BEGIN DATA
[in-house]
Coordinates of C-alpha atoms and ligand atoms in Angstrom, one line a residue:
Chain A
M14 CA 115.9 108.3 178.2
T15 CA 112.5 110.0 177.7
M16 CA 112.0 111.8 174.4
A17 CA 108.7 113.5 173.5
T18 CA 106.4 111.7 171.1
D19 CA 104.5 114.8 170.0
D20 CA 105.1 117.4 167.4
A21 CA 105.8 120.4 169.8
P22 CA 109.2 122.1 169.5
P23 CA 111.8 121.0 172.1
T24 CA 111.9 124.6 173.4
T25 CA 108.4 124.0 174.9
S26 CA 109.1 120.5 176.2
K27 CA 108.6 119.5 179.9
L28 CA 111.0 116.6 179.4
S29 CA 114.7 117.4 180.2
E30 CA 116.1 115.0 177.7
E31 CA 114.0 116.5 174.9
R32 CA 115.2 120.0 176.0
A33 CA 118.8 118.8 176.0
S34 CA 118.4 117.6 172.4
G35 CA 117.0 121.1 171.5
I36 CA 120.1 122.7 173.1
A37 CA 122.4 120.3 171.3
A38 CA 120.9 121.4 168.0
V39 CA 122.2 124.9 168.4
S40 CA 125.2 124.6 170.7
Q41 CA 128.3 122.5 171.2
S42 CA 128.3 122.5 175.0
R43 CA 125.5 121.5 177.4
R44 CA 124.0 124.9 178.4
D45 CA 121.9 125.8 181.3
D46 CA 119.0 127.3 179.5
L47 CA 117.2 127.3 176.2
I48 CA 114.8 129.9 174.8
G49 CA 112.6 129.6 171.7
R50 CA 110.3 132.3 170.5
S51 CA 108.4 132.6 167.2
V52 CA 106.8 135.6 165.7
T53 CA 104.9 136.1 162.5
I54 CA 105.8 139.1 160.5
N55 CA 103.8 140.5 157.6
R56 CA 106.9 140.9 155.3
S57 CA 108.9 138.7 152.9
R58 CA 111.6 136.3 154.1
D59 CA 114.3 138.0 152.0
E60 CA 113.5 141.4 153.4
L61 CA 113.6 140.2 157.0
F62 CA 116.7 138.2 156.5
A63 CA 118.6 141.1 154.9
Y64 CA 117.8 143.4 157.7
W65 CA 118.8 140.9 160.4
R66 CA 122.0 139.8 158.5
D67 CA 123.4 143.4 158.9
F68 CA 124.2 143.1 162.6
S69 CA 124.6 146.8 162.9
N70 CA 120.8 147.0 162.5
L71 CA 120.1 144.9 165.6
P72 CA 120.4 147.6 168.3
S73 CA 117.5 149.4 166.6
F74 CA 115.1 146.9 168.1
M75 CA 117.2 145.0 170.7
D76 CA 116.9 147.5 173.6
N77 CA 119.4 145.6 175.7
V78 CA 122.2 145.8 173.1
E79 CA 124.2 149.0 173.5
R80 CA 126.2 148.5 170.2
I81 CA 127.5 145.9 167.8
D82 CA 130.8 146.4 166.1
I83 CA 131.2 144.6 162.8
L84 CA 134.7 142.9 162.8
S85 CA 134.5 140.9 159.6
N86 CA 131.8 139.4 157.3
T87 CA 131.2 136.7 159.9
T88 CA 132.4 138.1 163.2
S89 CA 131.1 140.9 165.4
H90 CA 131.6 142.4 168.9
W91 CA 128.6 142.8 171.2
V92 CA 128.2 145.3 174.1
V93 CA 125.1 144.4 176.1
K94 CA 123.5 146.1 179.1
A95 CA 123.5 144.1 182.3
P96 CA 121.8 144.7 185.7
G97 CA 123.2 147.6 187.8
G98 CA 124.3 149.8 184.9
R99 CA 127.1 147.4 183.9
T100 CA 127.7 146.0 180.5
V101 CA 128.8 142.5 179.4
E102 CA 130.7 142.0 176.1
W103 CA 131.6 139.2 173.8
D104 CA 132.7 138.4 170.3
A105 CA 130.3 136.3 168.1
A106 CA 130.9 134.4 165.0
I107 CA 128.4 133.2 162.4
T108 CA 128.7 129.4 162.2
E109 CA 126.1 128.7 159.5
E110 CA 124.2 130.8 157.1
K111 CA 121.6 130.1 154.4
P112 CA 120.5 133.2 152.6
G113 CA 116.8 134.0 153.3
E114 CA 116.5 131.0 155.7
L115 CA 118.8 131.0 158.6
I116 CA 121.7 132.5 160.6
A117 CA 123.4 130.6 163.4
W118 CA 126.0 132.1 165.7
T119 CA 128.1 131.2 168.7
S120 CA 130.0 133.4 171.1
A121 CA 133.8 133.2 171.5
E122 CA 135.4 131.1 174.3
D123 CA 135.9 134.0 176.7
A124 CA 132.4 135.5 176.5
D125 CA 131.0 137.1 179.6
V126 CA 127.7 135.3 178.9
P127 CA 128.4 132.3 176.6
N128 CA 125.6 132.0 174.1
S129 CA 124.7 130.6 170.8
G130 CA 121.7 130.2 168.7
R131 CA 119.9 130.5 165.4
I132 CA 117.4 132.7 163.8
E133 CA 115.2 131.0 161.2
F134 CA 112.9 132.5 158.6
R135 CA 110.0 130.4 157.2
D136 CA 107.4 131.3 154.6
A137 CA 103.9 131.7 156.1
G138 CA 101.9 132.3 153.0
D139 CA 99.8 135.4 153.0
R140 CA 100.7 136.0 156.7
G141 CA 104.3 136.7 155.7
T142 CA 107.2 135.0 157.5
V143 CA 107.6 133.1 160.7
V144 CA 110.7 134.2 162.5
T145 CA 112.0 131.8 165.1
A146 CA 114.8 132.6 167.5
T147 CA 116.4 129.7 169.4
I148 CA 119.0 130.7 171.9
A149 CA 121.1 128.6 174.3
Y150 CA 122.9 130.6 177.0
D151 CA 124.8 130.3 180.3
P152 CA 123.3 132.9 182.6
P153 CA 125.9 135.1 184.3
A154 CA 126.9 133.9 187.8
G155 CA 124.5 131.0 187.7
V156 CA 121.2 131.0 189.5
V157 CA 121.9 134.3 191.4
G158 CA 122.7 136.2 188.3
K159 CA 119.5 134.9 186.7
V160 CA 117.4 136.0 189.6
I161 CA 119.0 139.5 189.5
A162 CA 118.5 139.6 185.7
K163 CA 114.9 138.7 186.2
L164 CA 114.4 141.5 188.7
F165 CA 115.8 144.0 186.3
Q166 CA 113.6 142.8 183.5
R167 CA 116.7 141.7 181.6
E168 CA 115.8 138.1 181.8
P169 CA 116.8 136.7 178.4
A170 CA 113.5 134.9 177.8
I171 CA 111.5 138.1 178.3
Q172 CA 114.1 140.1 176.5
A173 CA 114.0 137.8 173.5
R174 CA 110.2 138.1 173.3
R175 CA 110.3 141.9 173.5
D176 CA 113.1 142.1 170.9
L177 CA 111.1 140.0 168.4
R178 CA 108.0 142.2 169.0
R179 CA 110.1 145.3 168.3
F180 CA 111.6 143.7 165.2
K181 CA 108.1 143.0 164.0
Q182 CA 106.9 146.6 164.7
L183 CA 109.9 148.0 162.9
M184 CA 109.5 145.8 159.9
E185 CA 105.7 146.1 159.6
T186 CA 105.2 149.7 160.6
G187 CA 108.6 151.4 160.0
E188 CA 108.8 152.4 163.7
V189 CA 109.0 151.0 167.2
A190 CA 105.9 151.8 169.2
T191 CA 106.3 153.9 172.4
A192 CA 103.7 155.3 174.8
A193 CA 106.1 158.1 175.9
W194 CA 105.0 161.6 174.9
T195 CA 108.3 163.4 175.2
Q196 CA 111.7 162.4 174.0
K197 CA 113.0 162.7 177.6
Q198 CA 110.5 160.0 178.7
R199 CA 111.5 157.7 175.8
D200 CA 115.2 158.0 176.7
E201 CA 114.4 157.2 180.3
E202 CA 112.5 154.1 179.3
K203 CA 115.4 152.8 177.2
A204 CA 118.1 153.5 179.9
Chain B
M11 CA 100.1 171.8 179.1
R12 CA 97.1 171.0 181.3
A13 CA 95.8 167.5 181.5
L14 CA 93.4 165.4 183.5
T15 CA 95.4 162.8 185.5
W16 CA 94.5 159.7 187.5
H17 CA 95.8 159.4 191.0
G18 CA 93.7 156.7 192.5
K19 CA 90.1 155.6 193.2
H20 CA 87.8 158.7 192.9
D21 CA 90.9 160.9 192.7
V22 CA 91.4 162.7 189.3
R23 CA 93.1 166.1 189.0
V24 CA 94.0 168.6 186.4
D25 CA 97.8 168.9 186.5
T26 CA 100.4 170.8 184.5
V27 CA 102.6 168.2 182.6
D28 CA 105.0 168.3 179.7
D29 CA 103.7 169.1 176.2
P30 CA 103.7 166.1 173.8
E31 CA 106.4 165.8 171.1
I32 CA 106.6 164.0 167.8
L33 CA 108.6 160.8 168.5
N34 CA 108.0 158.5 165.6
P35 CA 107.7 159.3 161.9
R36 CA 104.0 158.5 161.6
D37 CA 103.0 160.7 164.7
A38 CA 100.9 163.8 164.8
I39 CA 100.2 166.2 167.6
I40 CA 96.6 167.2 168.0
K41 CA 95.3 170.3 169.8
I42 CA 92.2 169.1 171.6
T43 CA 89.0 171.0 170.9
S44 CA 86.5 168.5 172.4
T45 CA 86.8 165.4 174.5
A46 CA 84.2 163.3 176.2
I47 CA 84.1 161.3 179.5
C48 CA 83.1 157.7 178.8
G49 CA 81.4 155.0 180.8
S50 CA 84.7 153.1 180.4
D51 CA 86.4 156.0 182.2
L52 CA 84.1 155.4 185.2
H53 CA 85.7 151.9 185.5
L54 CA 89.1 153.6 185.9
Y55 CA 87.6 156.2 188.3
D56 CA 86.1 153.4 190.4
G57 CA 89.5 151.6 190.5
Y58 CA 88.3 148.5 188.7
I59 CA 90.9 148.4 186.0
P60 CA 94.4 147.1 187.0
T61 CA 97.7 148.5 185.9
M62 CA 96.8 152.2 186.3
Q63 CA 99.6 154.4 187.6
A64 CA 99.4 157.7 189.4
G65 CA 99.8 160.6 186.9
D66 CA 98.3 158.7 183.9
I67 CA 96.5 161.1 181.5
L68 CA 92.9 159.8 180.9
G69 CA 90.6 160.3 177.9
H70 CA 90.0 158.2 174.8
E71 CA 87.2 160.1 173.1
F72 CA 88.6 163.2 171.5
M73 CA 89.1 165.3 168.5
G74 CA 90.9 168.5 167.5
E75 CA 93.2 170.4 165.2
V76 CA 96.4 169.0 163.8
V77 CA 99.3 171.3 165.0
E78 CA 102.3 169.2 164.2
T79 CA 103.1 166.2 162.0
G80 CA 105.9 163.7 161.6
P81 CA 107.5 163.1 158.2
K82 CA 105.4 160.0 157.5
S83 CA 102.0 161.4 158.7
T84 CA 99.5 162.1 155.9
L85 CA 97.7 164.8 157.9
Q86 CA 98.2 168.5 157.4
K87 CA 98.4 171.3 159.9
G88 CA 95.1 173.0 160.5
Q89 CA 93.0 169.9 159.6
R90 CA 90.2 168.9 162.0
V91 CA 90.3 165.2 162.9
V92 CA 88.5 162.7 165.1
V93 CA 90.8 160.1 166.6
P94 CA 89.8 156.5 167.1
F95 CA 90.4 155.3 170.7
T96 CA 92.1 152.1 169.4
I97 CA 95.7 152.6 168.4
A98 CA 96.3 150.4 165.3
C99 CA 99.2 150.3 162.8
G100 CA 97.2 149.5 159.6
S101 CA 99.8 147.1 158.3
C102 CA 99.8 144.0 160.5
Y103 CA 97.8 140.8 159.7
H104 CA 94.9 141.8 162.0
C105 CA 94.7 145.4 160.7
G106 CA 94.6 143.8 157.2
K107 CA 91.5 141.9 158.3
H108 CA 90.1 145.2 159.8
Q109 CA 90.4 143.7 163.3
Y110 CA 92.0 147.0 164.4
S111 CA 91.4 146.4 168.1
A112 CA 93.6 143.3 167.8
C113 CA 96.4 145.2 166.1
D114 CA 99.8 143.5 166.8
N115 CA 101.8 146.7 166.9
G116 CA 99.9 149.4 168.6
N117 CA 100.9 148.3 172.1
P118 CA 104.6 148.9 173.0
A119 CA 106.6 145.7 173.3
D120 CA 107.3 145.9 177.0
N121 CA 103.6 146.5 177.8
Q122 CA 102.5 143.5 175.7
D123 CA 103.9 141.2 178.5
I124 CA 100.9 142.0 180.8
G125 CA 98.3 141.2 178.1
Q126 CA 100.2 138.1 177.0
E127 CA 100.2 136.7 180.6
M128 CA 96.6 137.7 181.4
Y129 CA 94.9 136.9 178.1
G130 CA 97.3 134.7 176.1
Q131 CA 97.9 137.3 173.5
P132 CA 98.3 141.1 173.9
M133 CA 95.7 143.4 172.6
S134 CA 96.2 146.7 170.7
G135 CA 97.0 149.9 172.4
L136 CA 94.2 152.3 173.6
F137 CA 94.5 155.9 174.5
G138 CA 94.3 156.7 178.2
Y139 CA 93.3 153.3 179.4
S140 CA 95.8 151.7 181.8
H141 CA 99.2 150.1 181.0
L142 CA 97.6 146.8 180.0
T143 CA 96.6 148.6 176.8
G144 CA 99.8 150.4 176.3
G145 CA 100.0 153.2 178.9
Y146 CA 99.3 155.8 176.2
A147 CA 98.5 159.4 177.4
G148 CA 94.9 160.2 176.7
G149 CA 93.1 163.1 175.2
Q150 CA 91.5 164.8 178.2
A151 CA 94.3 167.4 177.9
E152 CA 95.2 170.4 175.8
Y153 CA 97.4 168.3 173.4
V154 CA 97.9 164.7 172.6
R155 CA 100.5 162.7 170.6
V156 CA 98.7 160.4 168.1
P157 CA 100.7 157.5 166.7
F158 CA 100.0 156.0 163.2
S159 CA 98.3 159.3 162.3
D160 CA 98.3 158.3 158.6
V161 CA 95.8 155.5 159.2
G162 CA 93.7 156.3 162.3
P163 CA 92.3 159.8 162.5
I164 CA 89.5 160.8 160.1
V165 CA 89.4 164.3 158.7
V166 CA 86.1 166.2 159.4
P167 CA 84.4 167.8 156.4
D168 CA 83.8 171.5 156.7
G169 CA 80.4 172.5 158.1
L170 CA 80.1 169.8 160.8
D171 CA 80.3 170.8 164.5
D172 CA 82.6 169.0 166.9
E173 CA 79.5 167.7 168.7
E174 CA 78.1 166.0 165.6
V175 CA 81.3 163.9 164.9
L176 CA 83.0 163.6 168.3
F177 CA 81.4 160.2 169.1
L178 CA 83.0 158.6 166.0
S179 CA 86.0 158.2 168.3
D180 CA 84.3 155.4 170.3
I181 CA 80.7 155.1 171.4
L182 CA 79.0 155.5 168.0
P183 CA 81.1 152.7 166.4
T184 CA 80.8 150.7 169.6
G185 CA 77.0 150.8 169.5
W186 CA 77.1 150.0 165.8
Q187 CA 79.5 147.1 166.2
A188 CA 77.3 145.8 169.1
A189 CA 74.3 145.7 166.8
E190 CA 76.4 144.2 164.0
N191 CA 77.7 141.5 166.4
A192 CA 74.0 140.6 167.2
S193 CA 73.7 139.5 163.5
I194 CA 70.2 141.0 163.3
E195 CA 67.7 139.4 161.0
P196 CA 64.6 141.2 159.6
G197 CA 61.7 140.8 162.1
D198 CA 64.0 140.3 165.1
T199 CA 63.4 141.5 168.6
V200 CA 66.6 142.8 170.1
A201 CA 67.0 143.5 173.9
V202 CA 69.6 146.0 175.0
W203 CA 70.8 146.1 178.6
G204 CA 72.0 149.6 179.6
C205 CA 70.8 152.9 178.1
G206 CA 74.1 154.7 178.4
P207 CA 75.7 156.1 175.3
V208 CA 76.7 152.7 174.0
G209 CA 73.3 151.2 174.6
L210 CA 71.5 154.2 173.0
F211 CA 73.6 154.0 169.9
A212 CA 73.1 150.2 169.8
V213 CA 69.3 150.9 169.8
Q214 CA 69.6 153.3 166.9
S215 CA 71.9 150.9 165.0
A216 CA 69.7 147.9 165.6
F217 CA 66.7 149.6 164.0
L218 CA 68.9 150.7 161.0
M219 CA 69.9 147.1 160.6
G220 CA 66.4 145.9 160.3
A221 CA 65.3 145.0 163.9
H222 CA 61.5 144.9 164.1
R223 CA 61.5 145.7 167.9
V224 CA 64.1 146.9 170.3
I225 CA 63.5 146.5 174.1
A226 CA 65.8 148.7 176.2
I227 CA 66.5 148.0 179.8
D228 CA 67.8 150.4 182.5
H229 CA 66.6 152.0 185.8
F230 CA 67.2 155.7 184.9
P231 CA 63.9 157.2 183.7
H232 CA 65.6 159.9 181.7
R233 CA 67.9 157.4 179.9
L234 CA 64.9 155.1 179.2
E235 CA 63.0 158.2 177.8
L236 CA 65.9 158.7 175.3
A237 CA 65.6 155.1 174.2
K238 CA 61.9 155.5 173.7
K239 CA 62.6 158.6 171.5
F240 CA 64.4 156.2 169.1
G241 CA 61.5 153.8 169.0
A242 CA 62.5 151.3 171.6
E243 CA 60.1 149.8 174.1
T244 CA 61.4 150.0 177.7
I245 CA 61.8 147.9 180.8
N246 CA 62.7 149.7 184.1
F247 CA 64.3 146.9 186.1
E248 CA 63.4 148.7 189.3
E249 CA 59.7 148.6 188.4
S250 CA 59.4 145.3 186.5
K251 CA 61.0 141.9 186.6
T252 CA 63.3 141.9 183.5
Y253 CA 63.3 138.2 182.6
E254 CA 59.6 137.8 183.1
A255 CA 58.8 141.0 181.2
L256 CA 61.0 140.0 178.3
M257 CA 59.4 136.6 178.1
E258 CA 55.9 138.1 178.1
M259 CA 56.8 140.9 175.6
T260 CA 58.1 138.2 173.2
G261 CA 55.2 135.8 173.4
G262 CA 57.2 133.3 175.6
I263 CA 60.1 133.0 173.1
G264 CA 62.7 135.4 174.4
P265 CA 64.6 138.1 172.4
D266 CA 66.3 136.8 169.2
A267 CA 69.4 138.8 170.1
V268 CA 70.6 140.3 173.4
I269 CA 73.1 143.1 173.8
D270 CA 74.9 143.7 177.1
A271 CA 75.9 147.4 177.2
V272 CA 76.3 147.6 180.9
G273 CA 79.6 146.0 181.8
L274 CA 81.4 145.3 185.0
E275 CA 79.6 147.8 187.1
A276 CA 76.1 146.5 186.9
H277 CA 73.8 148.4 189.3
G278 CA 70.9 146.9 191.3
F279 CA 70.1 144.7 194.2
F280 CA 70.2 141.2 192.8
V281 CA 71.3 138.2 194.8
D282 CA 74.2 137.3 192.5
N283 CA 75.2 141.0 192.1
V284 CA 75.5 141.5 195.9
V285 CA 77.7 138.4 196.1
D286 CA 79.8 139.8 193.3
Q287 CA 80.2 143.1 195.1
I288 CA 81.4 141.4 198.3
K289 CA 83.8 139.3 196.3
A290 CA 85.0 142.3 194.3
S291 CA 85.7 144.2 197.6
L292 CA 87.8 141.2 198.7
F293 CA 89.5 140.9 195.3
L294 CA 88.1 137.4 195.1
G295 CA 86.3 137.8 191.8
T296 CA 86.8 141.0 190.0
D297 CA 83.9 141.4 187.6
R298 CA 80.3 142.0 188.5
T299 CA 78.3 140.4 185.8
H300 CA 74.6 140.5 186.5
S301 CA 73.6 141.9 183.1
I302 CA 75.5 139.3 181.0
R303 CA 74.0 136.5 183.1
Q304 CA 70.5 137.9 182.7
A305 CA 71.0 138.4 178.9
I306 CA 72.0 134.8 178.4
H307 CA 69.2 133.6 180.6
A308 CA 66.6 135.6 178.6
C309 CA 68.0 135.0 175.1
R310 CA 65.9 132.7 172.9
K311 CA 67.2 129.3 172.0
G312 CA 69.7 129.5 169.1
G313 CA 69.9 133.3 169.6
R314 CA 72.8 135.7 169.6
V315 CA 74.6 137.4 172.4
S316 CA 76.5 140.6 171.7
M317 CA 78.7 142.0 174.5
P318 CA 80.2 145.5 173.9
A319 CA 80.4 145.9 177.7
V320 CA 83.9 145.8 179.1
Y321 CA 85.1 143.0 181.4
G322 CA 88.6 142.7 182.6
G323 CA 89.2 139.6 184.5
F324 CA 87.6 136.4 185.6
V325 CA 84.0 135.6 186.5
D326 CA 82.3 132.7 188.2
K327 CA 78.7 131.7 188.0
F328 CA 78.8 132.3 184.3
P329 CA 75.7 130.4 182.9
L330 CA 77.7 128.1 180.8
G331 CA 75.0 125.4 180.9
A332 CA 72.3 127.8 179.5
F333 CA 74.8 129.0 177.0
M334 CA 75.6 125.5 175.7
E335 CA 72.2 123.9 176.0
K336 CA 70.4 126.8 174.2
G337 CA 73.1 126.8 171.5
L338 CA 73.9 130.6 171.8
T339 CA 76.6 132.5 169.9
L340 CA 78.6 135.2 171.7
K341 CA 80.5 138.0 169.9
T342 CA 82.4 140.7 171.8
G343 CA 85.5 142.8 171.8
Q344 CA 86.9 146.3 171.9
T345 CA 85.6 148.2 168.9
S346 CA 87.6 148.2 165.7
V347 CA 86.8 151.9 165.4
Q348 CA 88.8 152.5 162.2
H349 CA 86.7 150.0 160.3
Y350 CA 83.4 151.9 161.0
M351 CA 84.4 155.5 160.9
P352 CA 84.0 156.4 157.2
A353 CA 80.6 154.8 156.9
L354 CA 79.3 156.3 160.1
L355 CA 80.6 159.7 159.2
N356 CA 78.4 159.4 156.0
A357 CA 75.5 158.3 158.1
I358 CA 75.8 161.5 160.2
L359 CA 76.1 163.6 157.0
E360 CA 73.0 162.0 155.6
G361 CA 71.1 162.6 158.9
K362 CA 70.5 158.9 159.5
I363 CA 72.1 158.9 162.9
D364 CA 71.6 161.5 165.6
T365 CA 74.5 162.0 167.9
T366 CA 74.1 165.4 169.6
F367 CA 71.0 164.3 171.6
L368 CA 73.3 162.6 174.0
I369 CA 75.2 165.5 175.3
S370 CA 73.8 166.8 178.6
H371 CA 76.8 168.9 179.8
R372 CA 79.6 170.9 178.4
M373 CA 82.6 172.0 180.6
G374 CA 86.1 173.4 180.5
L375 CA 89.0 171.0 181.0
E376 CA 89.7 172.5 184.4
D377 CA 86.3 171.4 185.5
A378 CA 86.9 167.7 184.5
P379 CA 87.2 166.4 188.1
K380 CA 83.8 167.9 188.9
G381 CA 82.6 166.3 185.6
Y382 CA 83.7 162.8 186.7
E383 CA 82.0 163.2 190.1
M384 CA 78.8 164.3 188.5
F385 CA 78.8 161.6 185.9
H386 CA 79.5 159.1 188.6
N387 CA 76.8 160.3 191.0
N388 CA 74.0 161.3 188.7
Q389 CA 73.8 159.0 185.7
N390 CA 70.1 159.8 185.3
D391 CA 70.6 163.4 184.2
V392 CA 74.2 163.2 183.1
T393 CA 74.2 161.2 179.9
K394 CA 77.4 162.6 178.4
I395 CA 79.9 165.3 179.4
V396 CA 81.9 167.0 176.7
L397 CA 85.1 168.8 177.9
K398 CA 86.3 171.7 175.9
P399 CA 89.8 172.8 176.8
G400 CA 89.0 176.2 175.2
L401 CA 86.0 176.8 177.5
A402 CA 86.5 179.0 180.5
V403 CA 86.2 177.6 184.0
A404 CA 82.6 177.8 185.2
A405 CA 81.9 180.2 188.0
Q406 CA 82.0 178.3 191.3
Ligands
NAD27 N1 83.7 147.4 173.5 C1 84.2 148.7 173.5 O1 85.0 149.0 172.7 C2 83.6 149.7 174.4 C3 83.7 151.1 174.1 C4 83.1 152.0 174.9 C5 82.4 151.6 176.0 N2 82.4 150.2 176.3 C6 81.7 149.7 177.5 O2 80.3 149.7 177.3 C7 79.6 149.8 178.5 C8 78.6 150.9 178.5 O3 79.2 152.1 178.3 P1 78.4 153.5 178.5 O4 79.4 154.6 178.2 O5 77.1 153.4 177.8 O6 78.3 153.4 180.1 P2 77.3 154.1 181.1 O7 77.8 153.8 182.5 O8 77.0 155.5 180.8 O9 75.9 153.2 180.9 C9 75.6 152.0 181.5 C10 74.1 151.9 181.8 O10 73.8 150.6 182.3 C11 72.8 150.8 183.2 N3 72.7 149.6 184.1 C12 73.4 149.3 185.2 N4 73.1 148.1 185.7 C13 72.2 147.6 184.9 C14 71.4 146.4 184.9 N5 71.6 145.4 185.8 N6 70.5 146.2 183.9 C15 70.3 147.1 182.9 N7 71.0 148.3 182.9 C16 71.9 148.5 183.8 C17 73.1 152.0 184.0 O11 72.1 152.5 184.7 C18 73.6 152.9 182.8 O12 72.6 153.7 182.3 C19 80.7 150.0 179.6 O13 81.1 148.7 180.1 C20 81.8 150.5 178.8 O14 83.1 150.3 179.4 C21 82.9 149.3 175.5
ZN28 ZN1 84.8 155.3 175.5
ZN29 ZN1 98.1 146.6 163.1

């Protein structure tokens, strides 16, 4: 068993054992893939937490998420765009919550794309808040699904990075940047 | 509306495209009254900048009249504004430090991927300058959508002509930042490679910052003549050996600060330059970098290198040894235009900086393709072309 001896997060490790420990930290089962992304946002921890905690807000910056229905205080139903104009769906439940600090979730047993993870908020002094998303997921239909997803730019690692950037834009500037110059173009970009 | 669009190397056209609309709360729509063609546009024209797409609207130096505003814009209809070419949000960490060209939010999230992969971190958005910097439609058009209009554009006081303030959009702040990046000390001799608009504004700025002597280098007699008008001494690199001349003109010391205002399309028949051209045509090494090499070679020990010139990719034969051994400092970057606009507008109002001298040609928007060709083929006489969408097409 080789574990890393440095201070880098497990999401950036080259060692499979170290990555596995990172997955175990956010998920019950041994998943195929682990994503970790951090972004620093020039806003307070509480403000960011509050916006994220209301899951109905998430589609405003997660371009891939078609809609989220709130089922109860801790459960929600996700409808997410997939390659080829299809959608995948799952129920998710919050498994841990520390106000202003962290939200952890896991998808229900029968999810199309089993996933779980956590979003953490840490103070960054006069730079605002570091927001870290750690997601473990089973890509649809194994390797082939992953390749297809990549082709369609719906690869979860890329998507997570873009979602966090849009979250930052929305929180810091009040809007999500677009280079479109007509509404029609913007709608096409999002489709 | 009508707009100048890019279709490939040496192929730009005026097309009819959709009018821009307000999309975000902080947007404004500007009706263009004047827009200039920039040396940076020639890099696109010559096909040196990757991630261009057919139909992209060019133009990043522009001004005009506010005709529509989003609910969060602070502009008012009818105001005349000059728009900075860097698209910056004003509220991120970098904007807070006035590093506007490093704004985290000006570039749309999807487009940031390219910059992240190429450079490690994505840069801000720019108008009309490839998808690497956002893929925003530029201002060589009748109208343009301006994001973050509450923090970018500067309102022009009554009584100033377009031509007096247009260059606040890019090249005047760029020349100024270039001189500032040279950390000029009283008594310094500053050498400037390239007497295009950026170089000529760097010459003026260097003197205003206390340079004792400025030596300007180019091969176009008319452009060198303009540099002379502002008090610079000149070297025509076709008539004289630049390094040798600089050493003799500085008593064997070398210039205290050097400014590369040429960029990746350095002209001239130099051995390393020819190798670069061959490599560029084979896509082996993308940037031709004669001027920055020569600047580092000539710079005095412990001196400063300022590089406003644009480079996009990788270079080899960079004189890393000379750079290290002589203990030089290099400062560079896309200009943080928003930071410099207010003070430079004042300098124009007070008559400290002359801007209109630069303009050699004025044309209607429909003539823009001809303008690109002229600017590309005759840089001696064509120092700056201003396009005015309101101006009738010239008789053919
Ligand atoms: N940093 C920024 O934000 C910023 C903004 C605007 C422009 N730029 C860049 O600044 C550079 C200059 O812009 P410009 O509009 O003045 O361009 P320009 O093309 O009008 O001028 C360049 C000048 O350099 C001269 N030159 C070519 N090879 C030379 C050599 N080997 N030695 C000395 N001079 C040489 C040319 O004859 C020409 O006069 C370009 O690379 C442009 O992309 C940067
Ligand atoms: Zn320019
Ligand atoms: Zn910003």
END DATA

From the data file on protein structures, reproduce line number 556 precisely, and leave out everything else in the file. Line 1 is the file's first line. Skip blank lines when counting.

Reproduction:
H371 CA 76.8 168.9 179.8